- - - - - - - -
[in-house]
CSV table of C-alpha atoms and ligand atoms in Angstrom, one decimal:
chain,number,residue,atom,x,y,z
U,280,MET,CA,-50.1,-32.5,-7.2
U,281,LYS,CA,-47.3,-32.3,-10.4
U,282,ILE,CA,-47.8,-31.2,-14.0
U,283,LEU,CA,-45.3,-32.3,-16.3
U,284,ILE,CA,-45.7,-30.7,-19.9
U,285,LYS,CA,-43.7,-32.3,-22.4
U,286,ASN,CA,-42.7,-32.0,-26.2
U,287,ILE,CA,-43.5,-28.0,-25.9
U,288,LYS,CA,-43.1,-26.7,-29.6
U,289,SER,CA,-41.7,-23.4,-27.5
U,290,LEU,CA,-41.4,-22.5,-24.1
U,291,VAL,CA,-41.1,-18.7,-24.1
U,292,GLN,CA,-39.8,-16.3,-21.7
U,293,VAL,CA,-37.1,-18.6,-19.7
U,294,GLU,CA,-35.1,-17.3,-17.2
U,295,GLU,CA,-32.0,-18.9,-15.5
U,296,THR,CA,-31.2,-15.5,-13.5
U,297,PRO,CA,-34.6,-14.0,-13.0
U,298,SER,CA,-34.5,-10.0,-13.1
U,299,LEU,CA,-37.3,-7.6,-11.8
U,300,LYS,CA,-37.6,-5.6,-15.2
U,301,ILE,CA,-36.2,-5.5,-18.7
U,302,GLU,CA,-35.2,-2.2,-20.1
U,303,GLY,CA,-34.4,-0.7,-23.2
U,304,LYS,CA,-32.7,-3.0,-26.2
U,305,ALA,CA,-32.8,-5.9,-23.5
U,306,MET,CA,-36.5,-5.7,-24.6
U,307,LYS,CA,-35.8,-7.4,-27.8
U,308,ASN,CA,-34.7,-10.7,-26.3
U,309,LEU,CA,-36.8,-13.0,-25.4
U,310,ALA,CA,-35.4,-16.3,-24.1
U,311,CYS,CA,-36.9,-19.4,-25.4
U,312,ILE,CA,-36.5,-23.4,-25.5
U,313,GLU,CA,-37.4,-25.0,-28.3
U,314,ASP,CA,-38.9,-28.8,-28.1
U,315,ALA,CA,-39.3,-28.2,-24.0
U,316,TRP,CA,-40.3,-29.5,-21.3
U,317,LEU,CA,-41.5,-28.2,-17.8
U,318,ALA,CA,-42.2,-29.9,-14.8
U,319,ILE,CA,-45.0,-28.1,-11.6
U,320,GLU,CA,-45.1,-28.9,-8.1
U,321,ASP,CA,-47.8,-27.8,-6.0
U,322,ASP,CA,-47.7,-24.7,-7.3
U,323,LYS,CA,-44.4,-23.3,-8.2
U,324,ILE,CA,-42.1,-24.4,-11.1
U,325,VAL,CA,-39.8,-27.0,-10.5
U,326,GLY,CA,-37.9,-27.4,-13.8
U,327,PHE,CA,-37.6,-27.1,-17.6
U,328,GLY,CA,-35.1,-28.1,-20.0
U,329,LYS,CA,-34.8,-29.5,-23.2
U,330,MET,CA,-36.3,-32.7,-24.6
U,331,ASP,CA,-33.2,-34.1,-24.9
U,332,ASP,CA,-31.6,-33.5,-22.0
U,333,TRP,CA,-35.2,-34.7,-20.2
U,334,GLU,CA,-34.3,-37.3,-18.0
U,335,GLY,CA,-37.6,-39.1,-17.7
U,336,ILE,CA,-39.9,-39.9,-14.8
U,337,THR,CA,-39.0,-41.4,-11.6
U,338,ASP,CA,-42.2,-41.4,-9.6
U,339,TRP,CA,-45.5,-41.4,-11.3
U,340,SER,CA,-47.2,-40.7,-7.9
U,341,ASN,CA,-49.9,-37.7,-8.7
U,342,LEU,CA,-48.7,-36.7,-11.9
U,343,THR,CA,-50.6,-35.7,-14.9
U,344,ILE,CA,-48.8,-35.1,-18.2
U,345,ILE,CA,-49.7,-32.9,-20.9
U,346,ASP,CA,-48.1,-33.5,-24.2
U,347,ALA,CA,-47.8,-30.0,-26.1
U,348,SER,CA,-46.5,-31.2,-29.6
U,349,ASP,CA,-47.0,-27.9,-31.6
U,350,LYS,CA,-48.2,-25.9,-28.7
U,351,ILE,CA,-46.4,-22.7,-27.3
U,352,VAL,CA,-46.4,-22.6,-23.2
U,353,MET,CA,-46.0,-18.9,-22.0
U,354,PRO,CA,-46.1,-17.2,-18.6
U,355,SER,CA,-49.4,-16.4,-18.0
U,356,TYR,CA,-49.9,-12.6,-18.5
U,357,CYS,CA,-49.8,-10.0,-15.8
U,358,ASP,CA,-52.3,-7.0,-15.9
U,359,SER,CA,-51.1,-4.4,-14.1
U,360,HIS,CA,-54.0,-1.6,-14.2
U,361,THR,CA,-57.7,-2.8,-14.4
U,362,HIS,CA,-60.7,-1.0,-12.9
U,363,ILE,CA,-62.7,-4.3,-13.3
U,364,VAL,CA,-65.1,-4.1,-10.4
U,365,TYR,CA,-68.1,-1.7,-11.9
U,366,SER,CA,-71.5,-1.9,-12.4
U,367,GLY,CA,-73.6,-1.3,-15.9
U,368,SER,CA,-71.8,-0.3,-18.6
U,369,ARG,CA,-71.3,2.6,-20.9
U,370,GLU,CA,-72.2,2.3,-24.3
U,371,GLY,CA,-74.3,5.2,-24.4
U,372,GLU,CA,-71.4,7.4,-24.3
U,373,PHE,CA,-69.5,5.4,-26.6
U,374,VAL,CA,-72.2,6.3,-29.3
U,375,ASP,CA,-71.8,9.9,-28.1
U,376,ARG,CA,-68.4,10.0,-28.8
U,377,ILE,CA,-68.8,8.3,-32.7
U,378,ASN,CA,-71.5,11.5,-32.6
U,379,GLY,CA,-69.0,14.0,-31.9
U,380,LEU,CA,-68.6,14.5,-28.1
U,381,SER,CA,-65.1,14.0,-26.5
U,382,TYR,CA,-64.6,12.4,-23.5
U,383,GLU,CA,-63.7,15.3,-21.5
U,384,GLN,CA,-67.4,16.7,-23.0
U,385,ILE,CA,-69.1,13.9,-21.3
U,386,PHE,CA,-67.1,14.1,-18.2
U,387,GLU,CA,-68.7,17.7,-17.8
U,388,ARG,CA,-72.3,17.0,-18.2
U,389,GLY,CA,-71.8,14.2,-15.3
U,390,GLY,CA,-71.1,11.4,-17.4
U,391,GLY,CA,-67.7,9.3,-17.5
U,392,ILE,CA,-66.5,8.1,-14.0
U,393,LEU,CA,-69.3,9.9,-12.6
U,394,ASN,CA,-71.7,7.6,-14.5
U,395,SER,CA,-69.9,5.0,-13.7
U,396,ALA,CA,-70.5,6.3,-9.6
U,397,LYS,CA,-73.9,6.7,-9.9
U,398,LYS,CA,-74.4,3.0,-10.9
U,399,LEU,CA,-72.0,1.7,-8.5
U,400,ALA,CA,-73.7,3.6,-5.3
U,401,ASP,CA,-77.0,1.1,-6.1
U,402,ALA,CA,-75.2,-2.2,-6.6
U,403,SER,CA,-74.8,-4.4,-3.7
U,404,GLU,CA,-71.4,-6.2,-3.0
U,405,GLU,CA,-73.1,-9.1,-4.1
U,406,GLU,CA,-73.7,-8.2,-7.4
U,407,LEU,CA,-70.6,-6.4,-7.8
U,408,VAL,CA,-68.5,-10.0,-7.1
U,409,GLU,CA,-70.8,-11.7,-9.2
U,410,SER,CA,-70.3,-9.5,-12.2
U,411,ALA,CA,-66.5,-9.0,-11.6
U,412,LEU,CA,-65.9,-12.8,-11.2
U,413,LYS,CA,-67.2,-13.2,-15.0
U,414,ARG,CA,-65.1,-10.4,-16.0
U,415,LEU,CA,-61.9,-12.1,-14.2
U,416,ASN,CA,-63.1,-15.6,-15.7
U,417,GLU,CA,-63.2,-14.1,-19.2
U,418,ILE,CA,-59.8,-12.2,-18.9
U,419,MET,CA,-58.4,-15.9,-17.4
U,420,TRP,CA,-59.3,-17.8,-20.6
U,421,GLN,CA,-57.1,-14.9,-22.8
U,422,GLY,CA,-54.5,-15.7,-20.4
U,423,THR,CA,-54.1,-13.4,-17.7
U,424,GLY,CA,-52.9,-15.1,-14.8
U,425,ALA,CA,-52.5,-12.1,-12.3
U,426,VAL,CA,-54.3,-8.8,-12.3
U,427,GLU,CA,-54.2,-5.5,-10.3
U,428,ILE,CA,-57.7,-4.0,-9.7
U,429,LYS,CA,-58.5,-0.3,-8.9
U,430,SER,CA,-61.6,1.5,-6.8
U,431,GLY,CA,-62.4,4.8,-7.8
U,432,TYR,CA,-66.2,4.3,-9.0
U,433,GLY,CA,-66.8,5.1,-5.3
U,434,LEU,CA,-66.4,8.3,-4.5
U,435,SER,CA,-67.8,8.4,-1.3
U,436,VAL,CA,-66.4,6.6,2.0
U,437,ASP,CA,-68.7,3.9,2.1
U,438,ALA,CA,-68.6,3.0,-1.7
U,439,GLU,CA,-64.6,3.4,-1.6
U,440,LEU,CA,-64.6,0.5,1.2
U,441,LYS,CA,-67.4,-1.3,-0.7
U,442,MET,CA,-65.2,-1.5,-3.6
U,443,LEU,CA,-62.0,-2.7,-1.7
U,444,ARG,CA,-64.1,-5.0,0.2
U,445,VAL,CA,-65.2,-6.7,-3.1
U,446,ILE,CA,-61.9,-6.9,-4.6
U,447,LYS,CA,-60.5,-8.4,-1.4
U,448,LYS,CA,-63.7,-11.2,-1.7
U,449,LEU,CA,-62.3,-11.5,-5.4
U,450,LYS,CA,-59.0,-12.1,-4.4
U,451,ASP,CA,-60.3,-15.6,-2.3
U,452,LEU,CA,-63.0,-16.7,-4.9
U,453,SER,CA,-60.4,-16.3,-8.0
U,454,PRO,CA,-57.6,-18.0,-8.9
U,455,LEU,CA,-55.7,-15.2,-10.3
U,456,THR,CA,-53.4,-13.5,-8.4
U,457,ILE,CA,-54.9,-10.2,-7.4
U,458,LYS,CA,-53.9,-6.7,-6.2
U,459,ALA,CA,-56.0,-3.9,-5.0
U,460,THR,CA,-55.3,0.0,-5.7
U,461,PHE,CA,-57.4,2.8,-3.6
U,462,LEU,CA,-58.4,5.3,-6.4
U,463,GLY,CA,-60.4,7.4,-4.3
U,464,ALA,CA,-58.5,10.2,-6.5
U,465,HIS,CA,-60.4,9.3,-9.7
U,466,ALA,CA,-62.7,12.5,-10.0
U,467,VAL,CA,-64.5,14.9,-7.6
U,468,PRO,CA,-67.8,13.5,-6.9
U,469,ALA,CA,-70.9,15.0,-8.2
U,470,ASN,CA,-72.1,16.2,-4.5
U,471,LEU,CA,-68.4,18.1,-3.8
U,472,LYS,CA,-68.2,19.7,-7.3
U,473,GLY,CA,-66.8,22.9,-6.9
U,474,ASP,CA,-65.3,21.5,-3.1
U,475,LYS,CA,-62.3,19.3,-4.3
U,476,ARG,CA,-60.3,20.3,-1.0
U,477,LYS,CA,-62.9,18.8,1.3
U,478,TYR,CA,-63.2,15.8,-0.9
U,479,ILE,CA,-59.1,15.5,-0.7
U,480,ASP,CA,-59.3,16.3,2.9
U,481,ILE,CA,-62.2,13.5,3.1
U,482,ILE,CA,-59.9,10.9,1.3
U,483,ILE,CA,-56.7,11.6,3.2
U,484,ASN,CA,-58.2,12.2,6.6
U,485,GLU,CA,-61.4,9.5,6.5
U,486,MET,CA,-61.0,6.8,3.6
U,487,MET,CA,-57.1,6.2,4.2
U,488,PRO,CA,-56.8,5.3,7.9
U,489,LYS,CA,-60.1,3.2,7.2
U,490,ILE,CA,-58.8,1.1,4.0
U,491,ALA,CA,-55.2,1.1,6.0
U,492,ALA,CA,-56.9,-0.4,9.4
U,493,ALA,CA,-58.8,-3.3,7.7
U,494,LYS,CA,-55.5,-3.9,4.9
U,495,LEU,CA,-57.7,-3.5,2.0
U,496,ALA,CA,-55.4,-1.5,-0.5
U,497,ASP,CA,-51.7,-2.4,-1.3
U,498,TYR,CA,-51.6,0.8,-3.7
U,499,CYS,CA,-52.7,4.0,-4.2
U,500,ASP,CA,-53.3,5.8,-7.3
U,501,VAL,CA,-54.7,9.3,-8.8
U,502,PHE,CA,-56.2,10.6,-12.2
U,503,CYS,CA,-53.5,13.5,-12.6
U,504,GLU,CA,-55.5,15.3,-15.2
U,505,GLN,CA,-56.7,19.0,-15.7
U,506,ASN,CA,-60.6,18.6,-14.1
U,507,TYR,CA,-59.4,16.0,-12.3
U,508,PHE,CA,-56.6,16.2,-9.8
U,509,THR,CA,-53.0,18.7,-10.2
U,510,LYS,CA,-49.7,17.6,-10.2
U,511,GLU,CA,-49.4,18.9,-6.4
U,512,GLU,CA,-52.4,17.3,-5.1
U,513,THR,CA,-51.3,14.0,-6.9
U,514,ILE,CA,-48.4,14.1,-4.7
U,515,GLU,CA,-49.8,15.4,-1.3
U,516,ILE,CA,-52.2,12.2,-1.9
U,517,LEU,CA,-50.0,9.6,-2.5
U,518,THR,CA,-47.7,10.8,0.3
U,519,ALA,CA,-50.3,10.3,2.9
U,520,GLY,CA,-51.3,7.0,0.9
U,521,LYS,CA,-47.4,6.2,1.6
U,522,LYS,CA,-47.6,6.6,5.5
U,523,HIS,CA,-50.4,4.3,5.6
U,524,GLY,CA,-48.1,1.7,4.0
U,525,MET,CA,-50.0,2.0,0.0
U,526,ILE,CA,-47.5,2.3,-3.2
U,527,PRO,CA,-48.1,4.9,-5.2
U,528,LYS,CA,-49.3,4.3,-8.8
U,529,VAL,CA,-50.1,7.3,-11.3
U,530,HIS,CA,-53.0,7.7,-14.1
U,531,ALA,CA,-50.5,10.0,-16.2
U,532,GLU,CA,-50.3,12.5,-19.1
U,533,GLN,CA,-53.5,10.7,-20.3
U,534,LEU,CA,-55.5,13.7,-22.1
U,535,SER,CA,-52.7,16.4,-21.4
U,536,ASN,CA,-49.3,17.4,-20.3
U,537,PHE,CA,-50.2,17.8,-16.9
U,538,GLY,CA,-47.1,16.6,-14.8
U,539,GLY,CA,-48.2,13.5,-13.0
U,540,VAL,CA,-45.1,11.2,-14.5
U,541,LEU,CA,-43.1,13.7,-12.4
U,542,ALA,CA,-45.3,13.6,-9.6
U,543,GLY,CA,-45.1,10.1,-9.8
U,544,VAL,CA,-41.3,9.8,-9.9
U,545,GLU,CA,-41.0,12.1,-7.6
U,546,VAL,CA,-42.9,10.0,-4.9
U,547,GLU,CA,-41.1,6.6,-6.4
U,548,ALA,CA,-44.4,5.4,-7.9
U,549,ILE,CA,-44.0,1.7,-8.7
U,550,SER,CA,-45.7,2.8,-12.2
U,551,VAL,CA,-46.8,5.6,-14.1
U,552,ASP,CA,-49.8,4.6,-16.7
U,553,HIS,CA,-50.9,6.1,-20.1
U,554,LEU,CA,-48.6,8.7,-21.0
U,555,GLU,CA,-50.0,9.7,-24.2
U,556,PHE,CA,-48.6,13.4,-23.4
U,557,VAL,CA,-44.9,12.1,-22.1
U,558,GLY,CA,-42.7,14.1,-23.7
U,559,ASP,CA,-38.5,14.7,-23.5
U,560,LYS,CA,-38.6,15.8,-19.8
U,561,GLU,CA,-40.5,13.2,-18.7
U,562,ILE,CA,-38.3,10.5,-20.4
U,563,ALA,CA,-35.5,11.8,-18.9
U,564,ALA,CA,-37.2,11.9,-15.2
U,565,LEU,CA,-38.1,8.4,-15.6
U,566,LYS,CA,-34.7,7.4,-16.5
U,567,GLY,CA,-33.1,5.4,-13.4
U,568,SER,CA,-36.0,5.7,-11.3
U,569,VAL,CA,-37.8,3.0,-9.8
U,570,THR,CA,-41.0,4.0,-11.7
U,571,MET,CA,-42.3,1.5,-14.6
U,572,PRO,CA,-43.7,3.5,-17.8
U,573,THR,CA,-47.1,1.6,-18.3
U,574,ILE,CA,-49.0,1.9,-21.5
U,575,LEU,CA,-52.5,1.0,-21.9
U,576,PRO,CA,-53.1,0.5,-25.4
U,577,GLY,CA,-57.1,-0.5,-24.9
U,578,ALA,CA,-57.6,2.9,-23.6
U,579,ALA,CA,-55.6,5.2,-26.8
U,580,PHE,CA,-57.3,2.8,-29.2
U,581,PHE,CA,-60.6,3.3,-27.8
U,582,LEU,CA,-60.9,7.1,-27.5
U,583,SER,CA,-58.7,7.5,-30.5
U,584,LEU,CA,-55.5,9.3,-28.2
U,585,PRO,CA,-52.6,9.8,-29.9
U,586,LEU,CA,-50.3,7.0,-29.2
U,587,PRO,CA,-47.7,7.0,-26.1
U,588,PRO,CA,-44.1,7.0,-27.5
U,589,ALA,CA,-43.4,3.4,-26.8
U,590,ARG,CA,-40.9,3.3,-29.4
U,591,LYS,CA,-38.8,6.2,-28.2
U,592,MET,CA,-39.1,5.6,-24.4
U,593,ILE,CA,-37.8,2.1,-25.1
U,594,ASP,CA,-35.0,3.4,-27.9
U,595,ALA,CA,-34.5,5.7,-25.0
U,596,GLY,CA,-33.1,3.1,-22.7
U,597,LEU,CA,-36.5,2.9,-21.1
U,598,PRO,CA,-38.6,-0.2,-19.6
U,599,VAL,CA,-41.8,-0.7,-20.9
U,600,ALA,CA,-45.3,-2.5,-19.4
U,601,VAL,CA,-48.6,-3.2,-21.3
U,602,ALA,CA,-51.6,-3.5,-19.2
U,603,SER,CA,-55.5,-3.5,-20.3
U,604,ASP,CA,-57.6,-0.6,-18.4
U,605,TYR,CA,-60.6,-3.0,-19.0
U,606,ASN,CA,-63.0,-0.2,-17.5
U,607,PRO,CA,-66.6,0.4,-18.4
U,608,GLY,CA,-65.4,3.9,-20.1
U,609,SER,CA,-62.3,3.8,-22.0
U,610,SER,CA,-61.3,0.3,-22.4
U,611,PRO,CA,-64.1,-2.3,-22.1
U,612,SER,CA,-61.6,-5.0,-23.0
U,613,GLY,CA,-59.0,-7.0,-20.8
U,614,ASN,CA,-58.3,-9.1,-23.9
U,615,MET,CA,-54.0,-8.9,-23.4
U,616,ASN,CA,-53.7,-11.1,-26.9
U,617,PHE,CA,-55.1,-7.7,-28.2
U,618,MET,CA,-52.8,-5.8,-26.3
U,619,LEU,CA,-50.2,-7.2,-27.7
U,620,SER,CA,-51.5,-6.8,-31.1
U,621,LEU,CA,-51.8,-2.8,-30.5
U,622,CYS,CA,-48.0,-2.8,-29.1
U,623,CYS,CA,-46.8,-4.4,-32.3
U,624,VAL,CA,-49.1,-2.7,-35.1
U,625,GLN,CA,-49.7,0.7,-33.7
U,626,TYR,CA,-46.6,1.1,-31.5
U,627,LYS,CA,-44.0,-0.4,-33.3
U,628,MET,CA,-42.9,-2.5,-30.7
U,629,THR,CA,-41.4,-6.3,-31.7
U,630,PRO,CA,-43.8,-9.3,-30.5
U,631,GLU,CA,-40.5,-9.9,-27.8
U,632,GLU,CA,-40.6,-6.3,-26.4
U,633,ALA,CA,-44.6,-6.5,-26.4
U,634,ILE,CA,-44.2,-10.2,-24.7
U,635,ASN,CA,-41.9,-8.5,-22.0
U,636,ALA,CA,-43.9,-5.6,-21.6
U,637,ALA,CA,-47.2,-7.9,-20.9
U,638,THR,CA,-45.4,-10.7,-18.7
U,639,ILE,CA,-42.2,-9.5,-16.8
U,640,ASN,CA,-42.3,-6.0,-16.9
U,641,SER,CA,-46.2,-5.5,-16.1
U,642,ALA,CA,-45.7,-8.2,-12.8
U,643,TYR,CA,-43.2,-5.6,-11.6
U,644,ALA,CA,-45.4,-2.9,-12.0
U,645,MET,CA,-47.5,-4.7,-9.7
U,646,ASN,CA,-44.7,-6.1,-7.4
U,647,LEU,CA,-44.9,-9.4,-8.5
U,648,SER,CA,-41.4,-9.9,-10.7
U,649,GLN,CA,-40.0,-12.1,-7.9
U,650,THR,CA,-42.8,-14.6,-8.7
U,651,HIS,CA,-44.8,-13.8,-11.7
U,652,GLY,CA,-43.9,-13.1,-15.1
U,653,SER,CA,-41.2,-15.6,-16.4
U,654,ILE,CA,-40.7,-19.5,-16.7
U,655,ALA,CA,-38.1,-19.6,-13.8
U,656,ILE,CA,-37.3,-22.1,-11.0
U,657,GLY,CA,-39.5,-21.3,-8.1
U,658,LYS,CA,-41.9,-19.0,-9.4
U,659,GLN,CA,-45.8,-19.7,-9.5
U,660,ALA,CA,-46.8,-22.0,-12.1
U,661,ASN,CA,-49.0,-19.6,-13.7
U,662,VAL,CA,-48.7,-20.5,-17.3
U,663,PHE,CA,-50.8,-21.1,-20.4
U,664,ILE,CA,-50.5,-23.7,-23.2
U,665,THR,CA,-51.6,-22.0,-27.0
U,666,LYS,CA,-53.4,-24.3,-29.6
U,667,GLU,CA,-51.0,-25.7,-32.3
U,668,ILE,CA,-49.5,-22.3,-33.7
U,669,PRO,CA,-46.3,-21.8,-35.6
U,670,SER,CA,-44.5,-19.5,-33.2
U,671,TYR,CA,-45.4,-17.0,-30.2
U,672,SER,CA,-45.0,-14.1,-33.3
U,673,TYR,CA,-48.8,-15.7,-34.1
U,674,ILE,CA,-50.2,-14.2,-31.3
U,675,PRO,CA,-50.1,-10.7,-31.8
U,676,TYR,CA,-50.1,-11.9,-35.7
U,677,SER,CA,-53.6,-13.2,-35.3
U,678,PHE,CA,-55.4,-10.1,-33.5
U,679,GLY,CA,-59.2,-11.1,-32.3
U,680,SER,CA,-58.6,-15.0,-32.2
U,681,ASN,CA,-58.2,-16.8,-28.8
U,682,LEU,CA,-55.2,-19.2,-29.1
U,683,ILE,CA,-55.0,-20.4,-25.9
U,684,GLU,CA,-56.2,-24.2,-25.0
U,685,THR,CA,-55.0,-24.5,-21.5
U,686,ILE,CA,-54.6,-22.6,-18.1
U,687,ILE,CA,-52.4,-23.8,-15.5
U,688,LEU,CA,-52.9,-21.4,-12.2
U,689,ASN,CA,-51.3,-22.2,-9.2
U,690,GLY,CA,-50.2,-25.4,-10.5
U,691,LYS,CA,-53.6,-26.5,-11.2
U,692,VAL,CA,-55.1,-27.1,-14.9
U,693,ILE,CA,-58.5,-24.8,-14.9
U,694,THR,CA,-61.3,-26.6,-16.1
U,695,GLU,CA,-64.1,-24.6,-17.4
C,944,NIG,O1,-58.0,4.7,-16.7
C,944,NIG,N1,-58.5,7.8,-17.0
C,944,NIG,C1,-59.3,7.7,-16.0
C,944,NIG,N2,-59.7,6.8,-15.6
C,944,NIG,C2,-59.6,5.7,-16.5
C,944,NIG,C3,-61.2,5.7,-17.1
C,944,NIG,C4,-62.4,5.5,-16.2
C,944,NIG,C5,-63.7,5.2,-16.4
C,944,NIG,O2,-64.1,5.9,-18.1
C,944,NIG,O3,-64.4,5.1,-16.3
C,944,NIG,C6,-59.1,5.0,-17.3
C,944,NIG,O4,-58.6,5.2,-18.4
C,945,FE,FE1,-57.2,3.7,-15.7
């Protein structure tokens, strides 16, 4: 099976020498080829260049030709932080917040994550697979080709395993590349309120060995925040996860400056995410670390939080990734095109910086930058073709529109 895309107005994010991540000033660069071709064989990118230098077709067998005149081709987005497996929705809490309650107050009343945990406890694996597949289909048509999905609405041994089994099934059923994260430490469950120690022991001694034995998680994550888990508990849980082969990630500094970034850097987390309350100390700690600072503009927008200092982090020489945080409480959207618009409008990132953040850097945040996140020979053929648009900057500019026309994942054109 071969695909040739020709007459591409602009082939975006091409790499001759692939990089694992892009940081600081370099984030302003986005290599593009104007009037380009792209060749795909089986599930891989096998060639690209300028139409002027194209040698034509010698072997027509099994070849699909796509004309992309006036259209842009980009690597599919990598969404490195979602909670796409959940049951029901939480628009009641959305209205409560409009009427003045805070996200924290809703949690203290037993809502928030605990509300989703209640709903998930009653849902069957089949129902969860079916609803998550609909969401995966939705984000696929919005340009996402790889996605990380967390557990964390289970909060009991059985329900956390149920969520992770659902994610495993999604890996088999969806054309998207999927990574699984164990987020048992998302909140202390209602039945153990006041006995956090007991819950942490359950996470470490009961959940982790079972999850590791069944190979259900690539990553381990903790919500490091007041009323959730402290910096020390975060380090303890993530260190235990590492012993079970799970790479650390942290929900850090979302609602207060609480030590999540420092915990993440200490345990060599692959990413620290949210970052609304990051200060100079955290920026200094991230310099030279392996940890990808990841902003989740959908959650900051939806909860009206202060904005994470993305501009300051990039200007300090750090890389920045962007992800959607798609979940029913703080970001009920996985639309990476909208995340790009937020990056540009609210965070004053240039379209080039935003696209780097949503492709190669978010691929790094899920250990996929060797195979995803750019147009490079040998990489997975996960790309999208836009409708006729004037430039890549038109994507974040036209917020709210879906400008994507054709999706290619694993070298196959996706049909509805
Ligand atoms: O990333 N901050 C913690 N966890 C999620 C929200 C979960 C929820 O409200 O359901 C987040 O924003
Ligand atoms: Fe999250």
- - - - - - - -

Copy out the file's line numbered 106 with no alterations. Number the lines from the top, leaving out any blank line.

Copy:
U,382,TYR,CA,-64.6,12.4,-23.5